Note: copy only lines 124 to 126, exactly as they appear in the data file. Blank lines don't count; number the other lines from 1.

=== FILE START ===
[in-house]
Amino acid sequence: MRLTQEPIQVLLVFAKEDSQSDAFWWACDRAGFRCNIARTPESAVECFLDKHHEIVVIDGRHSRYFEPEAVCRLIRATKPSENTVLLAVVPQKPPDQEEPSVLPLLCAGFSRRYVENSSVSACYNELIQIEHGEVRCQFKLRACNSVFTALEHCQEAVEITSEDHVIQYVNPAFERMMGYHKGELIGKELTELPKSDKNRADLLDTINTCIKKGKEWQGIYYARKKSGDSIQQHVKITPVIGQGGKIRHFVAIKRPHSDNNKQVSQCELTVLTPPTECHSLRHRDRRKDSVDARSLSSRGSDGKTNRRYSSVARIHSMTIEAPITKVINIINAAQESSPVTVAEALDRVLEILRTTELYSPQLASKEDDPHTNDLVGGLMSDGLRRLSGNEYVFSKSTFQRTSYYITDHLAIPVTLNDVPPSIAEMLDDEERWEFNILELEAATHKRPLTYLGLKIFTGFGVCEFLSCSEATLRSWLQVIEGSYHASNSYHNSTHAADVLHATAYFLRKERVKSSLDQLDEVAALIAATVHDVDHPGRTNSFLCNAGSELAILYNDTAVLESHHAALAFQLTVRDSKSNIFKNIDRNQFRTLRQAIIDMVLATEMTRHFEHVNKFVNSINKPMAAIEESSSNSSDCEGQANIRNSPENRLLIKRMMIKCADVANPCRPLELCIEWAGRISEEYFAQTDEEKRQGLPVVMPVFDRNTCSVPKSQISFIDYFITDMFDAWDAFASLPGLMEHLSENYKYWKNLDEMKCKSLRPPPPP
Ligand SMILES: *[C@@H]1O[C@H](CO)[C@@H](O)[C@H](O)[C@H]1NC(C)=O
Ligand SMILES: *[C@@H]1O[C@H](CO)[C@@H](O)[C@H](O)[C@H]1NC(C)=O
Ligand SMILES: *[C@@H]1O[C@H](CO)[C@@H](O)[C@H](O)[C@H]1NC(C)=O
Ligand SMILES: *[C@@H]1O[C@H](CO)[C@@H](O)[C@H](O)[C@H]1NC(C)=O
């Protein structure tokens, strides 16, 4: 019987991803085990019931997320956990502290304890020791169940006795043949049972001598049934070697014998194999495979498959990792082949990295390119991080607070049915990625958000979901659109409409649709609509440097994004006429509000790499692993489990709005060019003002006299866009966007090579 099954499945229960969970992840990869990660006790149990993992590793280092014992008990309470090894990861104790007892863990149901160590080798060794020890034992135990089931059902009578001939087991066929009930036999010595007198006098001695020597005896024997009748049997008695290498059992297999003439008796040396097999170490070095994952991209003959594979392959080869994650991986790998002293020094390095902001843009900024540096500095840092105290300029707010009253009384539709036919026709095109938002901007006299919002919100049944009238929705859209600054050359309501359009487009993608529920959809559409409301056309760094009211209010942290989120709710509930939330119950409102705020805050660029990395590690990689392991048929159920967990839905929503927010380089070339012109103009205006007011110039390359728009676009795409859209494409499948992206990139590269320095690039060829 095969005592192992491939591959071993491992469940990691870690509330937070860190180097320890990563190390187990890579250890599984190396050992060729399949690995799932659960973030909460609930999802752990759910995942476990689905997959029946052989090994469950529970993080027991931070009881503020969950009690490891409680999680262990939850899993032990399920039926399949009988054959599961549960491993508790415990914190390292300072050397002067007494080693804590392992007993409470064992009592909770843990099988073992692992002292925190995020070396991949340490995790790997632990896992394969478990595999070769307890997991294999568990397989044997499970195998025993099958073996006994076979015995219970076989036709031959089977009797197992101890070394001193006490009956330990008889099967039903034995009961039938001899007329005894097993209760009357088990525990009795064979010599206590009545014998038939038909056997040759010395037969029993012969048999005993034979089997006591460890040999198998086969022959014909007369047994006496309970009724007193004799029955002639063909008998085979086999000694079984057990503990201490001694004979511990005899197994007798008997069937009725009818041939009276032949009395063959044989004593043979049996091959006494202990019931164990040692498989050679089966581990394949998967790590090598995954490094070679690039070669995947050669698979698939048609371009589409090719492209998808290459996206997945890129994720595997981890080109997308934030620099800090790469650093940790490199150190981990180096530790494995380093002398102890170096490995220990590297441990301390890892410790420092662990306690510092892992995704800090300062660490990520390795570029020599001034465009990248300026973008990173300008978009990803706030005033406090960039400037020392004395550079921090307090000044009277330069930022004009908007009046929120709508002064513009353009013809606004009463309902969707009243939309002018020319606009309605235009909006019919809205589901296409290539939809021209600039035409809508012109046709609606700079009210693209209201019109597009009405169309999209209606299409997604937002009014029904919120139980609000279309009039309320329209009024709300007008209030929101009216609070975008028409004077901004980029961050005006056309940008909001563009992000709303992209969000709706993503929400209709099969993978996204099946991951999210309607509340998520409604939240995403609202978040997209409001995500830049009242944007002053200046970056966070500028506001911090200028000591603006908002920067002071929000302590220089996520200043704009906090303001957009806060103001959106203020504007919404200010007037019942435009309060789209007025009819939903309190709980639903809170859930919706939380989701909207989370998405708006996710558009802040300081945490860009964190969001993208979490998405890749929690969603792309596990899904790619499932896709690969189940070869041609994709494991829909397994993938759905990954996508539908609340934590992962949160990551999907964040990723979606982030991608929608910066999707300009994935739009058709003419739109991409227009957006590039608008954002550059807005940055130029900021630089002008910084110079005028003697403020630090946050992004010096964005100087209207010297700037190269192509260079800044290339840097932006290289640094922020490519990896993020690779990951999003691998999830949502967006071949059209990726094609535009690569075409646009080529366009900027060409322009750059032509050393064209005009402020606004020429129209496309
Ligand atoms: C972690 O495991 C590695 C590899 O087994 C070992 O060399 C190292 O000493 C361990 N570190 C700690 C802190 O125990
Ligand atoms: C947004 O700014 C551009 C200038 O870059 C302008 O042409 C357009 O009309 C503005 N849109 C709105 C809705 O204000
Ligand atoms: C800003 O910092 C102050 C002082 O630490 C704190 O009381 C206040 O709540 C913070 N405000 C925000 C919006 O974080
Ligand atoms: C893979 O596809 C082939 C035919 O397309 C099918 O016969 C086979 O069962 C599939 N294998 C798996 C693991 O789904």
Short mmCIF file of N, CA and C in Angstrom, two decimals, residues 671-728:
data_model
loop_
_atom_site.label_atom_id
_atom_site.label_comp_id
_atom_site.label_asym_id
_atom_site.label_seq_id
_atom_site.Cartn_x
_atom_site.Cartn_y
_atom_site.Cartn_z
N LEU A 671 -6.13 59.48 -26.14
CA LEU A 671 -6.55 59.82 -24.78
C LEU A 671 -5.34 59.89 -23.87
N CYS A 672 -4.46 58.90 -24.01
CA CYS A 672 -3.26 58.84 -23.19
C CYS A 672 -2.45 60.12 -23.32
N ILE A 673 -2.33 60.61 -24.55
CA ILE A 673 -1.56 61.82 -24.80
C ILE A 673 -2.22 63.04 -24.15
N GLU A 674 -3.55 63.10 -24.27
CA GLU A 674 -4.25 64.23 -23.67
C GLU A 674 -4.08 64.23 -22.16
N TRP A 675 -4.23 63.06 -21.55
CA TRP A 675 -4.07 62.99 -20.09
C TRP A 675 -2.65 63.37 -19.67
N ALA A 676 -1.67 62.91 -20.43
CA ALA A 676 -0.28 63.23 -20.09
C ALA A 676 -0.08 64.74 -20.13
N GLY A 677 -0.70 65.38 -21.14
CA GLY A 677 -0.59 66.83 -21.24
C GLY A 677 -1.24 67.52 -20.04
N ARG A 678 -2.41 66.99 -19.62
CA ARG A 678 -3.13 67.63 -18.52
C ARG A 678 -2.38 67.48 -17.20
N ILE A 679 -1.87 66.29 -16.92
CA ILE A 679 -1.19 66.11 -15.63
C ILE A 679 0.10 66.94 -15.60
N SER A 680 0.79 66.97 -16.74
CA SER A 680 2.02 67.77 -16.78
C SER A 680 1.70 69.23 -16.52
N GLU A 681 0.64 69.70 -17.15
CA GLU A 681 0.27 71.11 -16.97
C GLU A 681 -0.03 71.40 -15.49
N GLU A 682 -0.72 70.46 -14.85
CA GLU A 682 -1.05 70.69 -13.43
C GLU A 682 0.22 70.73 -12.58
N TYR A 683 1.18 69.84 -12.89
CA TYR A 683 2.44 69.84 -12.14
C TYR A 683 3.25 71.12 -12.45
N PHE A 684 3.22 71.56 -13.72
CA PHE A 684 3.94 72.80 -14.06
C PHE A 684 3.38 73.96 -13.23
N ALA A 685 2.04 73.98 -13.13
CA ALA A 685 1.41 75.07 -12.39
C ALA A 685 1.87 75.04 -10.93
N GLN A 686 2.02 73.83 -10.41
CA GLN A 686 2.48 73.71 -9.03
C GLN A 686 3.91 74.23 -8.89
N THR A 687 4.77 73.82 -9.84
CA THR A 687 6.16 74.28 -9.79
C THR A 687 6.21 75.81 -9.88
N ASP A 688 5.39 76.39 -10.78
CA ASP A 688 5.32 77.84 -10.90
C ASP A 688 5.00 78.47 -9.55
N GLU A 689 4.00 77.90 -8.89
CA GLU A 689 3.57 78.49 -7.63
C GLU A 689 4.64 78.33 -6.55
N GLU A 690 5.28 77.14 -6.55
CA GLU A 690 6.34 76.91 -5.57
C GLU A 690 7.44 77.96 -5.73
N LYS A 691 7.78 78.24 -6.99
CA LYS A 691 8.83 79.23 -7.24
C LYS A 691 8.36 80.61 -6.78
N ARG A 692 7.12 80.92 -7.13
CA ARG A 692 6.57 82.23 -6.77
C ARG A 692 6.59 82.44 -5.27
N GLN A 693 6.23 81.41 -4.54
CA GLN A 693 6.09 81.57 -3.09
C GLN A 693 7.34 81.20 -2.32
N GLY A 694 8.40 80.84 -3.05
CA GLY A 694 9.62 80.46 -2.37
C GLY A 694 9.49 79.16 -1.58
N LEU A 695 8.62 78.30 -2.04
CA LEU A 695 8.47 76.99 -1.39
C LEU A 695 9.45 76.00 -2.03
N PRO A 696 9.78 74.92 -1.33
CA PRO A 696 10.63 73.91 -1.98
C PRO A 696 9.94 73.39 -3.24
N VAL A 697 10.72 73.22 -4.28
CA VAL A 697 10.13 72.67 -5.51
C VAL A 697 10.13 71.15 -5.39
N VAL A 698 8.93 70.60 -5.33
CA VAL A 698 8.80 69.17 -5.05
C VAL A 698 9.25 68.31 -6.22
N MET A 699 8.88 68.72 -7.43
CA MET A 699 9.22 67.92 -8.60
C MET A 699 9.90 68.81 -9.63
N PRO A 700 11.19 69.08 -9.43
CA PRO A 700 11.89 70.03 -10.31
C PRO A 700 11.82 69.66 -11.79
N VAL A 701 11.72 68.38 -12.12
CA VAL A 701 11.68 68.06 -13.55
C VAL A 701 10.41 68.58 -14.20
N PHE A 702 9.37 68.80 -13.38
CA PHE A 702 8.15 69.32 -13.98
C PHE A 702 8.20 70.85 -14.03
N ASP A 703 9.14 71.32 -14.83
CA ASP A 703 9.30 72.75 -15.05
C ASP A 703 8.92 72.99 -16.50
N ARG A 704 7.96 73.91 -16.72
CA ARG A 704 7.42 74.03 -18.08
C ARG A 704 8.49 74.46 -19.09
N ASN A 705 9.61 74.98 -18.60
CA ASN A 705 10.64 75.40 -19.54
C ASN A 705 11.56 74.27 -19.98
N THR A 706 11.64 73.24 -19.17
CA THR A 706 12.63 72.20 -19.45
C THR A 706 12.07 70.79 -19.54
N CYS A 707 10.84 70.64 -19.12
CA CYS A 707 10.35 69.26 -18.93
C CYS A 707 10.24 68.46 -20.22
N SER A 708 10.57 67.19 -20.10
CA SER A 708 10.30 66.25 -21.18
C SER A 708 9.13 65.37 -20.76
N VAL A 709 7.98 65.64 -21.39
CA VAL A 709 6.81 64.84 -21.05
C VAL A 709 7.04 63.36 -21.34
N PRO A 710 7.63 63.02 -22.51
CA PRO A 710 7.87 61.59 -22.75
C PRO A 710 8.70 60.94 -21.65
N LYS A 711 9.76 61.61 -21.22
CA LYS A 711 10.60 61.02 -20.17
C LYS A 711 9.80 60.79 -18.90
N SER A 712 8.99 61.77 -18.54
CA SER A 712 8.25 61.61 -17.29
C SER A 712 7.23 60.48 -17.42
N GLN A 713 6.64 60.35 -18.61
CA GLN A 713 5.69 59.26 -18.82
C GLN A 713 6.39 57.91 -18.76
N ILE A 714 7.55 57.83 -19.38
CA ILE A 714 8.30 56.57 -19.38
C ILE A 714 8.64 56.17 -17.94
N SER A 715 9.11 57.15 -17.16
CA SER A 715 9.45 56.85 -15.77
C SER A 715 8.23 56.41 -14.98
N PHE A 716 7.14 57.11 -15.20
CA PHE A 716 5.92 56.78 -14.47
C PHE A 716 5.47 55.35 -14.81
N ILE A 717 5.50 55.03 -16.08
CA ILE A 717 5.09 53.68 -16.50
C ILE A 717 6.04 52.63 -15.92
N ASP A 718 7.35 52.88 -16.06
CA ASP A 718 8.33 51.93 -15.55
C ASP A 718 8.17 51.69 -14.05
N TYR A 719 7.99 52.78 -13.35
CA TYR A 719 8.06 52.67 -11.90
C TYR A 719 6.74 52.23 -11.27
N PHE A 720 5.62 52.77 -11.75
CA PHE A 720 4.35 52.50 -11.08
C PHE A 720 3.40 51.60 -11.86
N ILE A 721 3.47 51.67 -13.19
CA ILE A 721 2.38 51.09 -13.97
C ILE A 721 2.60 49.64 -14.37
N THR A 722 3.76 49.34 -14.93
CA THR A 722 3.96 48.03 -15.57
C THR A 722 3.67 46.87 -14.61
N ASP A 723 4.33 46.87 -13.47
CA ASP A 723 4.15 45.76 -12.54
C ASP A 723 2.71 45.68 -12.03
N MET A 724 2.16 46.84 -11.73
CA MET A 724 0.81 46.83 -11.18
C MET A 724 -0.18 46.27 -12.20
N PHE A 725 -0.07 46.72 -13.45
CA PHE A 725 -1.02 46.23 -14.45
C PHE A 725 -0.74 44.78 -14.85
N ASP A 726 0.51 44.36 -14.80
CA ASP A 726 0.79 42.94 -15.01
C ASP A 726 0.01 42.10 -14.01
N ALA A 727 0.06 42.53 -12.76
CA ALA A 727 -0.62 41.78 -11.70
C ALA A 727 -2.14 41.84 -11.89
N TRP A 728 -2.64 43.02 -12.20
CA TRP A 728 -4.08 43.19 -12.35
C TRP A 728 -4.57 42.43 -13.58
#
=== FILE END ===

N ASN A 705 9.61 74.98 -18.60
CA ASN A 705 10.64 75.40 -19.54
C ASN A 705 11.56 74.27 -19.98